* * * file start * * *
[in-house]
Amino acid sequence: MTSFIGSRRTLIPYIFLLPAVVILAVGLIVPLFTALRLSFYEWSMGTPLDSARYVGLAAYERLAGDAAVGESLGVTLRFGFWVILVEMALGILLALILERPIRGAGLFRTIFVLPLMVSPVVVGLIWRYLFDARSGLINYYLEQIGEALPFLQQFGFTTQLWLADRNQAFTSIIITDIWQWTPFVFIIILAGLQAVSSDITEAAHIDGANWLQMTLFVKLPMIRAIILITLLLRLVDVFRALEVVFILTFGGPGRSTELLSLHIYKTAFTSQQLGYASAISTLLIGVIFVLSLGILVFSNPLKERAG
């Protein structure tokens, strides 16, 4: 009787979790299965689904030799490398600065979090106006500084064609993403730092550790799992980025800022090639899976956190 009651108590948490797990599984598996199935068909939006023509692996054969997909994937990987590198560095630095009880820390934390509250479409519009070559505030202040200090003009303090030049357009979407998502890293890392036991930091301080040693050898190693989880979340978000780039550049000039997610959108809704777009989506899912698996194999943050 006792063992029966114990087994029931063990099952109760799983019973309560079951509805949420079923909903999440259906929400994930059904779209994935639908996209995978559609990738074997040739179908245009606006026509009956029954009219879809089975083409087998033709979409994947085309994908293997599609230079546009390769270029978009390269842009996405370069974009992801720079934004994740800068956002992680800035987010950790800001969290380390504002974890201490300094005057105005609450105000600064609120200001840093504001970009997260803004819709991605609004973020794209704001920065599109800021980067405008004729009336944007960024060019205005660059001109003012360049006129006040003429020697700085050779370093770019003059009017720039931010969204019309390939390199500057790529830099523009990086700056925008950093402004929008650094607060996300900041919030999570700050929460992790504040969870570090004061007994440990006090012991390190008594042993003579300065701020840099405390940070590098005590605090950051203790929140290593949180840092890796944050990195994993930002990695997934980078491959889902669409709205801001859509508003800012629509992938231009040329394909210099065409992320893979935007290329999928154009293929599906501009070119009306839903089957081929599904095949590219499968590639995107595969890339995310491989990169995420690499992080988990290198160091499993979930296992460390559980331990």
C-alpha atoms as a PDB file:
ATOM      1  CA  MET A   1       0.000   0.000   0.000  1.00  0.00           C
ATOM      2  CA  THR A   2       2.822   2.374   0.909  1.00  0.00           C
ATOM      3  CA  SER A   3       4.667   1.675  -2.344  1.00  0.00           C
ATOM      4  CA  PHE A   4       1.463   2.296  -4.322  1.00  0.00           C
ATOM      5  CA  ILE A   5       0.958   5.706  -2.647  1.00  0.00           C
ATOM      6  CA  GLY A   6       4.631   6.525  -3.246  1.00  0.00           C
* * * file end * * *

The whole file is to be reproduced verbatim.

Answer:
[in-house]
Amino acid sequence: MTSFIGSRRTLIPYIFLLPAVVILAVGLIVPLFTALRLSFYEWSMGTPLDSARYVGLAAYERLAGDAAVGESLGVTLRFGFWVILVEMALGILLALILERPIRGAGLFRTIFVLPLMVSPVVVGLIWRYLFDARSGLINYYLEQIGEALPFLQQFGFTTQLWLADRNQAFTSIIITDIWQWTPFVFIIILAGLQAVSSDITEAAHIDGANWLQMTLFVKLPMIRAIILITLLLRLVDVFRALEVVFILTFGGPGRSTELLSLHIYKTAFTSQQLGYASAISTLLIGVIFVLSLGILVFSNPLKERAG
């Protein structure tokens, strides 16, 4: 009787979790299965689904030799490398600065979090106006500084064609993403730092550790799992980025800022090639899976956190 009651108590948490797990599984598996199935068909939006023509692996054969997909994937990987590198560095630095009880820390934390509250479409519009070559505030202040200090003009303090030049357009979407998502890293890392036991930091301080040693050898190693989880979340978000780039550049000039997610959108809704777009989506899912698996194999943050 006792063992029966114990087994029931063990099952109760799983019973309560079951509805949420079923909903999440259906929400994930059904779209994935639908996209995978559609990738074997040739179908245009606006026509009956029954009219879809089975083409087998033709979409994947085309994908293997599609230079546009390769270029978009390269842009996405370069974009992801720079934004994740800068956002992680800035987010950790800001969290380390504002974890201490300094005057105005609450105000600064609120200001840093504001970009997260803004819709991605609004973020794209704001920065599109800021980067405008004729009336944007960024060019205005660059001109003012360049006129006040003429020697700085050779370093770019003059009017720039931010969204019309390939390199500057790529830099523009990086700056925008950093402004929008650094607060996300900041919030999570700050929460992790504040969870570090004061007994440990006090012991390190008594042993003579300065701020840099405390940070590098005590605090950051203790929140290593949180840092890796944050990195994993930002990695997934980078491959889902669409709205801001859509508003800012629509992938231009040329394909210099065409992320893979935007290329999928154009293929599906501009070119009306839903089957081929599904095949590219499968590639995107595969890339995310491989990169995420690499992080988990290198160091499993979930296992460390559980331990």
C-alpha atoms as a PDB file:
ATOM      1  CA  MET A   1       0.000   0.000   0.000  1.00  0.00           C
ATOM      2  CA  THR A   2       2.822   2.374   0.909  1.00  0.00           C
ATOM      3  CA  SER A   3       4.667   1.675  -2.344  1.00  0.00           C
ATOM      4  CA  PHE A   4       1.463   2.296  -4.322  1.00  0.00           C
ATOM      5  CA  ILE A   5       0.958   5.706  -2.647  1.00  0.00           C
ATOM      6  CA  GLY A   6       4.631   6.525  -3.246  1.00  0.00           C